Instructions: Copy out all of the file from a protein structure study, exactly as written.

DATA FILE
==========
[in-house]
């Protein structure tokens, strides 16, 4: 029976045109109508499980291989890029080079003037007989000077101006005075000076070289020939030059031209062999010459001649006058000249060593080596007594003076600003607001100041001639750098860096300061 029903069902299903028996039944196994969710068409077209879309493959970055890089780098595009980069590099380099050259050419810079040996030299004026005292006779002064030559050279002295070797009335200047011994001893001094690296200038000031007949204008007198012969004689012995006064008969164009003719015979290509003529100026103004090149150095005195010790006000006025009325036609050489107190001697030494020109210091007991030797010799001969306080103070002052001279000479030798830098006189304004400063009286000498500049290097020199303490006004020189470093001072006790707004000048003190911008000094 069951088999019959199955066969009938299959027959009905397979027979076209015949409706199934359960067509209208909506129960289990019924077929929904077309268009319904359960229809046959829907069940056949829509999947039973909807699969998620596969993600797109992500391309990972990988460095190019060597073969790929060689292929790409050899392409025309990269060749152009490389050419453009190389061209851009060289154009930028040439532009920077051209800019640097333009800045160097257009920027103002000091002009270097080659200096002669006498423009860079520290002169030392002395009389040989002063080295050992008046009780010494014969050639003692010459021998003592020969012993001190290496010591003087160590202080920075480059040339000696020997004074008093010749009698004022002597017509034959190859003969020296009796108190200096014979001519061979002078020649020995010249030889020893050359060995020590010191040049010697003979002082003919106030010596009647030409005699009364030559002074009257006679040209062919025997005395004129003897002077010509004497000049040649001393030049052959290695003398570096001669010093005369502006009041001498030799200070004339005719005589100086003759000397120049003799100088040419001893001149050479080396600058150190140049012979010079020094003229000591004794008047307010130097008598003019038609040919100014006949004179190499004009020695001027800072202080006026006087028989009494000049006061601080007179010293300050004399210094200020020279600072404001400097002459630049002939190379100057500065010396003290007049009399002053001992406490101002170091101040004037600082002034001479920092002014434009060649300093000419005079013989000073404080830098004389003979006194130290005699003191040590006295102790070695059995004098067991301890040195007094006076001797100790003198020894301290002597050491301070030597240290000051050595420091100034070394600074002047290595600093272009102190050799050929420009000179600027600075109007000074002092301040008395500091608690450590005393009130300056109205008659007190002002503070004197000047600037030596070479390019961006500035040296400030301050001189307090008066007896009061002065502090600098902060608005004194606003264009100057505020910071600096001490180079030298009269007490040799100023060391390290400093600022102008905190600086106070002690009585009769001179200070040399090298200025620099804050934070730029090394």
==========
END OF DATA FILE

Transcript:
[in-house]
């Protein structure tokens, strides 16, 4: 029976045109109508499980291989890029080079003037007989000077101006005075000076070289020939030059031209062999010459001649006058000249060593080596007594003076600003607001100041001639750098860096300061 029903069902299903028996039944196994969710068409077209879309493959970055890089780098595009980069590099380099050259050419810079040996030299004026005292006779002064030559050279002295070797009335200047011994001893001094690296200038000031007949204008007198012969004689012995006064008969164009003719015979290509003529100026103004090149150095005195010790006000006025009325036609050489107190001697030494020109210091007991030797010799001969306080103070002052001279000479030798830098006189304004400063009286000498500049290097020199303490006004020189470093001072006790707004000048003190911008000094 069951088999019959199955066969009938299959027959009905397979027979076209015949409706199934359960067509209208909506129960289990019924077929929904077309268009319904359960229809046959829907069940056949829509999947039973909807699969998620596969993600797109992500391309990972990988460095190019060597073969790929060689292929790409050899392409025309990269060749152009490389050419453009190389061209851009060289154009930028040439532009920077051209800019640097333009800045160097257009920027103002000091002009270097080659200096002669006498423009860079520290002169030392002395009389040989002063080295050992008046009780010494014969050639003692010459021998003592020969012993001190290496010591003087160590202080920075480059040339000696020997004074008093010749009698004022002597017509034959190859003969020296009796108190200096014979001519061979002078020649020995010249030889020893050359060995020590010191040049010697003979002082003919106030010596009647030409005699009364030559002074009257006679040209062919025997005395004129003897002077010509004497000049040649001393030049052959290695003398570096001669010093005369502006009041001498030799200070004339005719005589100086003759000397120049003799100088040419001893001149050479080396600058150190140049012979010079020094003229000591004794008047307010130097008598003019038609040919100014006949004179190499004009020695001027800072202080006026006087028989009494000049006061601080007179010293300050004399210094200020020279600072404001400097002459630049002939190379100057500065010396003290007049009399002053001992406490101002170091101040004037600082002034001479920092002014434009060649300093000419005079013989000073404080830098004389003979006194130290005699003191040590006295102790070695059995004098067991301890040195007094006076001797100790003198020894301290002597050491301070030597240290000051050595420091100034070394600074002047290595600093272009102190050799050929420009000179600027600075109007000074002092301040008395500091608690450590005393009130300056109205008659007190002002503070004197000047600037030596070479390019961006500035040296400030301050001189307090008066007896009061002065502090600098902060608005004194606003264009100057505020910071600096001490180079030298009269007490040799100023060391390290400093600022102008905190600086106070002690009585009769001179200070040399090298200025620099804050934070730029090394």